The economic recovery from the pandemic offers a real opportunity to create jobs and protect the environment.
As we come to terms with the damage coronavirus has inflicted on our communities, our economic recovery presents a real opportunity to rebuild, and councils are already developing post-COVID-19 economic recovery options.
Millions of people have been put on furlough or fallen into unemployment through no fault of their own, while, at the same time, the closure of businesses and factories has resulted in a significant – if short-lived – reduction in carbon emissions.
As the Government turns its focus to recovery, creating jobs and protecting the environment must both be key parts of any recovery plan.
This isn’t new to council leaders, who have the experience of dealing with local economic shocks in the past and who worked closely with the Government on the Future Jobs Fund directly after the 2008 recession.
The LGA has long called for national skills and employment schemes, and funding, to be devolved to local areas, while, at the same time, driving the climate change agenda at a local level. At the LGA’s annual conference last year, 230 councils declared climate emergencies and committed to reducing carbon emissions to zero in their communities.
Research commissioned by the LGA from Ecuity Consulting reveals that demand for green jobs will increase rapidly as the country transitions to a net-zero economy, which will help to counter the job losses that are likely to increase further when furlough ends from October.
In 2018, there were 185,000 full-time workers in England’s green economy. Nearly 700,000 direct jobs could be created by 2030, rising to 1.2 million by 2050, and the growth is expected to benefit every region in England.
Many councils already have detailed plans in place. Kent County Council intends to extend the wind farm off the coast of Thanet, making it one of the largest producers of renewable electricity in England, while Portsmouth City Council is developing a hybrid electric ferry service to the Isle of Wight.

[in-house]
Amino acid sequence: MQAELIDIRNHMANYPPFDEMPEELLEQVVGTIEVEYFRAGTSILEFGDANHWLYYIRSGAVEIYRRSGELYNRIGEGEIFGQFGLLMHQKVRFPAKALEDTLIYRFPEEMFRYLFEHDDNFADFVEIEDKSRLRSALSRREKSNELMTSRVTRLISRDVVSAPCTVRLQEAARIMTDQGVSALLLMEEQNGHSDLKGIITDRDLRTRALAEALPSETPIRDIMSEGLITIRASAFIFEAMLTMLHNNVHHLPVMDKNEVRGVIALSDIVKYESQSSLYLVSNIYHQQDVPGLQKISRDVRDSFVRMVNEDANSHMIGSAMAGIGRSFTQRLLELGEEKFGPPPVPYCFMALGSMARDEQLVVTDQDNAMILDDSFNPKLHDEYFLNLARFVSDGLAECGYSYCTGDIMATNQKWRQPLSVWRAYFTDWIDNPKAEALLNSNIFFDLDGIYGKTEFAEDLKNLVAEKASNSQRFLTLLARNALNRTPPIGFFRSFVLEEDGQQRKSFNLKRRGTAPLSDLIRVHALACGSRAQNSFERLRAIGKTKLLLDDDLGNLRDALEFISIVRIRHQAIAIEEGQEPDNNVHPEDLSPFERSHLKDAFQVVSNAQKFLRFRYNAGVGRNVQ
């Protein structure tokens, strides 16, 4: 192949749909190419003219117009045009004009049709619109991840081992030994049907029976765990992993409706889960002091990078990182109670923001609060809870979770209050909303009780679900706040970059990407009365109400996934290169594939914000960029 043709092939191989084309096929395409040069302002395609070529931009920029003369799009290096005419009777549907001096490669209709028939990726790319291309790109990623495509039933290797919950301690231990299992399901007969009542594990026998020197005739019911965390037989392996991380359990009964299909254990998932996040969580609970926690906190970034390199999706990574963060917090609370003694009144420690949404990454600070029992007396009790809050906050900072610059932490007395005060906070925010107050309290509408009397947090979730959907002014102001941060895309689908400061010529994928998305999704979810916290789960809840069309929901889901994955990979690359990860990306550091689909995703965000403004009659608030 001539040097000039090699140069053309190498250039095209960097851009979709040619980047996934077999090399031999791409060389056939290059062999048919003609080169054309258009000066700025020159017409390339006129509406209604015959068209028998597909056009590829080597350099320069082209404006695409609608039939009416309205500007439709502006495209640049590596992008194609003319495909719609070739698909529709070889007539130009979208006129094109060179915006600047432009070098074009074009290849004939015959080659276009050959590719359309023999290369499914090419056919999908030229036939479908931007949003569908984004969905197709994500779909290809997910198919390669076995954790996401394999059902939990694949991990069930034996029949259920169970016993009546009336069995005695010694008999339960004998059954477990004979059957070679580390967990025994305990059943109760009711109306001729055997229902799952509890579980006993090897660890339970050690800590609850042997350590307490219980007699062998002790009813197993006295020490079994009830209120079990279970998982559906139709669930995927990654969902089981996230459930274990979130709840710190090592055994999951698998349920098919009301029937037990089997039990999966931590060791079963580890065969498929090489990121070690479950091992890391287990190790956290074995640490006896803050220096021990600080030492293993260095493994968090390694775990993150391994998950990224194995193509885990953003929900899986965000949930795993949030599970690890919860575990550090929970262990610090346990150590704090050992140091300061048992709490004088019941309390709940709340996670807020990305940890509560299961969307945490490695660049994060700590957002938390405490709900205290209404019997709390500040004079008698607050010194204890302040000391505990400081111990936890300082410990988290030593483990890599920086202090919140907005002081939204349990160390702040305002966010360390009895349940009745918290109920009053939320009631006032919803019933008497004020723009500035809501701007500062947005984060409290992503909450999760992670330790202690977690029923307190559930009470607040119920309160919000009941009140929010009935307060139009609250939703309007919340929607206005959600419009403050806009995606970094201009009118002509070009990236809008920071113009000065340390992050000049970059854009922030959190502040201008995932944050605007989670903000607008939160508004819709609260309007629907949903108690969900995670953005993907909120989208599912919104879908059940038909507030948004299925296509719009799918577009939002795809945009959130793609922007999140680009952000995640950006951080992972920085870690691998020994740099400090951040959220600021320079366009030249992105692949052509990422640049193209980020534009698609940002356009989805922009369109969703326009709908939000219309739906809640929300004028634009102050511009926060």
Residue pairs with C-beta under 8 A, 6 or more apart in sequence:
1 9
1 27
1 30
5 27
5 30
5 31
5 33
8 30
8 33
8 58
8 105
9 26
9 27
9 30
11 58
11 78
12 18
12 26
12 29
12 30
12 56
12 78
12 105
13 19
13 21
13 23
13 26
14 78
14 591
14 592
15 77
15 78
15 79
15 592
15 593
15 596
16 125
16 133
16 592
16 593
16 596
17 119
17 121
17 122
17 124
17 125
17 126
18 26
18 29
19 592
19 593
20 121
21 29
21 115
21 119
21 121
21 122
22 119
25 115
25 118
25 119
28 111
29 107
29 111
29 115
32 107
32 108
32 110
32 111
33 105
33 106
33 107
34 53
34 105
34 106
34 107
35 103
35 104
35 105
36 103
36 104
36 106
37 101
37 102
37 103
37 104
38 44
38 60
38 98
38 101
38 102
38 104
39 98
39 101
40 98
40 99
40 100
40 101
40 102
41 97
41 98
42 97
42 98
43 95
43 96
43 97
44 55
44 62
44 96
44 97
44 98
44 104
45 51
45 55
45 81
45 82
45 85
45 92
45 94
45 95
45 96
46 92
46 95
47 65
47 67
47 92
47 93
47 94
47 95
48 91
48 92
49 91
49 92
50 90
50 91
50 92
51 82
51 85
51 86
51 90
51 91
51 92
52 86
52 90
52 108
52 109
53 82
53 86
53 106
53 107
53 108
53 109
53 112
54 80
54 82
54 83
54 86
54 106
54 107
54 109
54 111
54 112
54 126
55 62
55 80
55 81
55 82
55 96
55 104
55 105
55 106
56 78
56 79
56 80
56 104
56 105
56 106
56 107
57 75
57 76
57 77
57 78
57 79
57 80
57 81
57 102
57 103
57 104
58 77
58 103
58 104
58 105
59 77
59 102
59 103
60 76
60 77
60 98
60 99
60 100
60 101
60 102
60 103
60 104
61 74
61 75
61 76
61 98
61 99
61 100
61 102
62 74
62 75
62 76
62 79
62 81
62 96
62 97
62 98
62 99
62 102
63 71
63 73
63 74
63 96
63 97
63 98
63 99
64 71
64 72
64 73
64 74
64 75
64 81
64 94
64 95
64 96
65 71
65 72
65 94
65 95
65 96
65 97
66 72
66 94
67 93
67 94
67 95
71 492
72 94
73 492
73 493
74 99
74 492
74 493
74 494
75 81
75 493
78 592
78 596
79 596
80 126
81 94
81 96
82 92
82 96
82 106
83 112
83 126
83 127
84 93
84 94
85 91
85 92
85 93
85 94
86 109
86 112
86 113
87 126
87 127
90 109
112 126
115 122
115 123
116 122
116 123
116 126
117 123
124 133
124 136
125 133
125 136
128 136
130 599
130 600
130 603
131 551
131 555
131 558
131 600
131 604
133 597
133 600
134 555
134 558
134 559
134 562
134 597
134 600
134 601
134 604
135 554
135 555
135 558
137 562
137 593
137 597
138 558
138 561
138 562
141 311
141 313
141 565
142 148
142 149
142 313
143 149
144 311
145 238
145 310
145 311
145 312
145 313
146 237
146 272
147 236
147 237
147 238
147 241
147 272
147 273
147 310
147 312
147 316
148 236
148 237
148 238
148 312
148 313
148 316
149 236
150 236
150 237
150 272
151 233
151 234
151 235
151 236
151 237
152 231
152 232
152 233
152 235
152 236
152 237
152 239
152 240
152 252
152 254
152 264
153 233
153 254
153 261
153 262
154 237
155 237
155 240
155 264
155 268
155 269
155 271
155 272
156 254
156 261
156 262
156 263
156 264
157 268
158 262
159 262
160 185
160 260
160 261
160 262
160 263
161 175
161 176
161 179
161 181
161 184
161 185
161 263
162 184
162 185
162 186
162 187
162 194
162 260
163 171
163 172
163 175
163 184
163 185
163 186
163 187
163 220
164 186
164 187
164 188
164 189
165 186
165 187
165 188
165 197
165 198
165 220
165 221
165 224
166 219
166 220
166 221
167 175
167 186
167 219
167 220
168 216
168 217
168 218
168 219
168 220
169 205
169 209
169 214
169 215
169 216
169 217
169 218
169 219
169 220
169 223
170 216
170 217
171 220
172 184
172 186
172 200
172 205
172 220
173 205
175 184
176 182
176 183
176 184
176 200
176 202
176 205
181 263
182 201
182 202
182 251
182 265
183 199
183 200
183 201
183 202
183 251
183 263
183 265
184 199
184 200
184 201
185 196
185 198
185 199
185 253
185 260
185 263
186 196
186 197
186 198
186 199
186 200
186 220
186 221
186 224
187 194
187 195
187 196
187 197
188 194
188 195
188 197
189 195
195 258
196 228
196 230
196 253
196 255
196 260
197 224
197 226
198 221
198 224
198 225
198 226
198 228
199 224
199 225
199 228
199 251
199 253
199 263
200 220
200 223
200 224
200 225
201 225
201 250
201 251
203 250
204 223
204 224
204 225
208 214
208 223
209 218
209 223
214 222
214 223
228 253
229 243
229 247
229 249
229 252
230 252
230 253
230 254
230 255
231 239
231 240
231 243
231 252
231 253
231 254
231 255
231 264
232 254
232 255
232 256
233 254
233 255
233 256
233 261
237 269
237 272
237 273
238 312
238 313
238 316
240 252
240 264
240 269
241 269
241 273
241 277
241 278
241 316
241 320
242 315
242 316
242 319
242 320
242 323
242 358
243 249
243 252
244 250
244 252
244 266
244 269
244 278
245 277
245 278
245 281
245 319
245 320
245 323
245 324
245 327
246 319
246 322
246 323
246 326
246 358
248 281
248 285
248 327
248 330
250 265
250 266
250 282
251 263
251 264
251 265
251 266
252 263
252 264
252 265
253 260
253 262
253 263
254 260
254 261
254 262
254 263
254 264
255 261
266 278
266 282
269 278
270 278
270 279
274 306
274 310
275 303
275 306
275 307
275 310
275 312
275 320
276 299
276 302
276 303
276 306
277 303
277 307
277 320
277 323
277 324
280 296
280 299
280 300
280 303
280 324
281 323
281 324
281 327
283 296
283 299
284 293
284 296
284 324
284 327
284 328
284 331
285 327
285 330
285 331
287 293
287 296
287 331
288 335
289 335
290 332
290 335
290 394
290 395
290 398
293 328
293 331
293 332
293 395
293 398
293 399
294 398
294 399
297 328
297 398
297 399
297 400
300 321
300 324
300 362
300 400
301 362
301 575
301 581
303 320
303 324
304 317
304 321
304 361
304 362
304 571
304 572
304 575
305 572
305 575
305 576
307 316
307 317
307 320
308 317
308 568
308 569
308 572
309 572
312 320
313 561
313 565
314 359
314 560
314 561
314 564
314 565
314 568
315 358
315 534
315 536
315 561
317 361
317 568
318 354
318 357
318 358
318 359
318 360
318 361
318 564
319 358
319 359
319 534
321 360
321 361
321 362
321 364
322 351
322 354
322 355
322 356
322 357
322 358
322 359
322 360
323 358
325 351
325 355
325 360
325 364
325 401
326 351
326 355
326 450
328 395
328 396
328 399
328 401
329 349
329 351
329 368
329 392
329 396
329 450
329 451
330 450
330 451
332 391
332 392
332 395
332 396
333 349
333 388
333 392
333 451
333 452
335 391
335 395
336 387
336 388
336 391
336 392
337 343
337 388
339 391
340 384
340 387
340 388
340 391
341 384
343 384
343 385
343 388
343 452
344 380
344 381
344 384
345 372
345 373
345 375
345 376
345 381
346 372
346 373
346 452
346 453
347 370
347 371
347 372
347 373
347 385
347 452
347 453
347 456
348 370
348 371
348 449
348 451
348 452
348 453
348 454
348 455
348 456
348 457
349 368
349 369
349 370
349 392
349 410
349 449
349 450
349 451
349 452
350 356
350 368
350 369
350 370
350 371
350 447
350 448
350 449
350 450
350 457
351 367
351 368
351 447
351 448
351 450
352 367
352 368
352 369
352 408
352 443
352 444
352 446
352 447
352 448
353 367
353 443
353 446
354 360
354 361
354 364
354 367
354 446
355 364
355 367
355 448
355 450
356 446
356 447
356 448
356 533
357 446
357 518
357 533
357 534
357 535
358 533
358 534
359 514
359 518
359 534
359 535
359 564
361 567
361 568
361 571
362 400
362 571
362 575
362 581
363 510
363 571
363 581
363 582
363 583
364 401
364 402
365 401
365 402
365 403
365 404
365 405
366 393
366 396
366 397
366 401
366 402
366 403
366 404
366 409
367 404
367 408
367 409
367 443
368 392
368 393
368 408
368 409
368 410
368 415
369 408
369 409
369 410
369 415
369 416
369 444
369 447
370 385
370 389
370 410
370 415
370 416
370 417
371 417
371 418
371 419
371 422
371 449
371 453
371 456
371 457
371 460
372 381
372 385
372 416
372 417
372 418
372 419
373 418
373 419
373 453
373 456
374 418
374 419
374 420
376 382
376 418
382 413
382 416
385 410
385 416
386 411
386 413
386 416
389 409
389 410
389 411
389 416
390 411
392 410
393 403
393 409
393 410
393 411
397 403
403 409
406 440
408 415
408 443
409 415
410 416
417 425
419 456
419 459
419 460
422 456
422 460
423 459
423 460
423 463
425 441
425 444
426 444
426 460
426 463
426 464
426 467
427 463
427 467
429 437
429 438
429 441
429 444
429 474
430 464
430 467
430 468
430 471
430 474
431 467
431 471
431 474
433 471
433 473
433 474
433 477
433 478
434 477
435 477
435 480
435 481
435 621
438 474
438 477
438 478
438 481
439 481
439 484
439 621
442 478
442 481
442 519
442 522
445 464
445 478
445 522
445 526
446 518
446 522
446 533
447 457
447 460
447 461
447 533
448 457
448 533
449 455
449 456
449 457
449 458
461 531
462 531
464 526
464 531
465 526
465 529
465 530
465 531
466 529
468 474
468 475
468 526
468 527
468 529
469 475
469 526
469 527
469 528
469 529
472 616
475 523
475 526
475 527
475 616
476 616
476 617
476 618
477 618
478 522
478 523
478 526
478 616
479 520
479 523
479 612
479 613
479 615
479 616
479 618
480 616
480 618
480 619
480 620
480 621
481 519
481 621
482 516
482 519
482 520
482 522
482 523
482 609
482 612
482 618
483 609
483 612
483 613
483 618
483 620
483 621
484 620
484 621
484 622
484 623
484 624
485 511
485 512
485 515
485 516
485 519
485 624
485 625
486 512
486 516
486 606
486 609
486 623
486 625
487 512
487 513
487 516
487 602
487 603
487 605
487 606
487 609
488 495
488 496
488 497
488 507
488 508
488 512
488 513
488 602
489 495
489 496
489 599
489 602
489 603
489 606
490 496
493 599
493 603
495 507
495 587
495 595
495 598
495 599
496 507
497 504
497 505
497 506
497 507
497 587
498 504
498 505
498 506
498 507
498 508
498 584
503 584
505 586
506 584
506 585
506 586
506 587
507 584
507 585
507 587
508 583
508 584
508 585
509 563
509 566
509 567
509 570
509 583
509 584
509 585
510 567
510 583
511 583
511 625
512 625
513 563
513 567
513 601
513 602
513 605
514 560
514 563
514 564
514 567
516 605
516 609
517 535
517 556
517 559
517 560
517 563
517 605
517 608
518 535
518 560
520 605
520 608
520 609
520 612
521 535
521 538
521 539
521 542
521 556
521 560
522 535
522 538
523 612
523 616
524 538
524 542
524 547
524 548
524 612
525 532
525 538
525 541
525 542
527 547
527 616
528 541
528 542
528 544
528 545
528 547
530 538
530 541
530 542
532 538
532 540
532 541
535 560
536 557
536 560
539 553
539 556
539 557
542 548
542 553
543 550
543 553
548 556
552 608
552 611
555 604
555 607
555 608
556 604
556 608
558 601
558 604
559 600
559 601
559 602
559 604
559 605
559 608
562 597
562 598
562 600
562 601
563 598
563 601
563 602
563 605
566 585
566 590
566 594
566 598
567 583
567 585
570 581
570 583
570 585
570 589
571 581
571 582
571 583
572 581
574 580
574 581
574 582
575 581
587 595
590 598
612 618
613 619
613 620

During the pandemic, councils’ role as leaders of place has been emphasised as never before, leading local efforts to trace the virus and providing billions in financial support to businesses.
Councils have been trusted to deliver, and this local approach should be extended to devolving national skills and employment schemes to them and to combined authorities. This would enable them to work with businesses and education providers to train and retrain people of all ages so they can benefit from the green jobs revolution.
Demand for green jobs will require a diverse range of skills and expertise to roll out clean technologies, install energy efficient products in our homes and workplaces, and build wind farms. Local areas need to be able match skills supply and demand through effective local targeting to bridge skills gaps, so that the local workforce is equipped to meet emerging demand
In doing so, the Government will also need to improve uncoordinated and limited funding streams by engaging with councils to understand how new funding for skills can be devolved to better meet and respond to local need, to support the creation of new jobs and develop a pipeline of skills at a local level.
With greater decision-making and funding powers, councils can begin to lead from the front on the nation’s green agenda, at the same time as creating new jobs and inclusive economies. We look forward to working with the Government on this issue, which affects us all.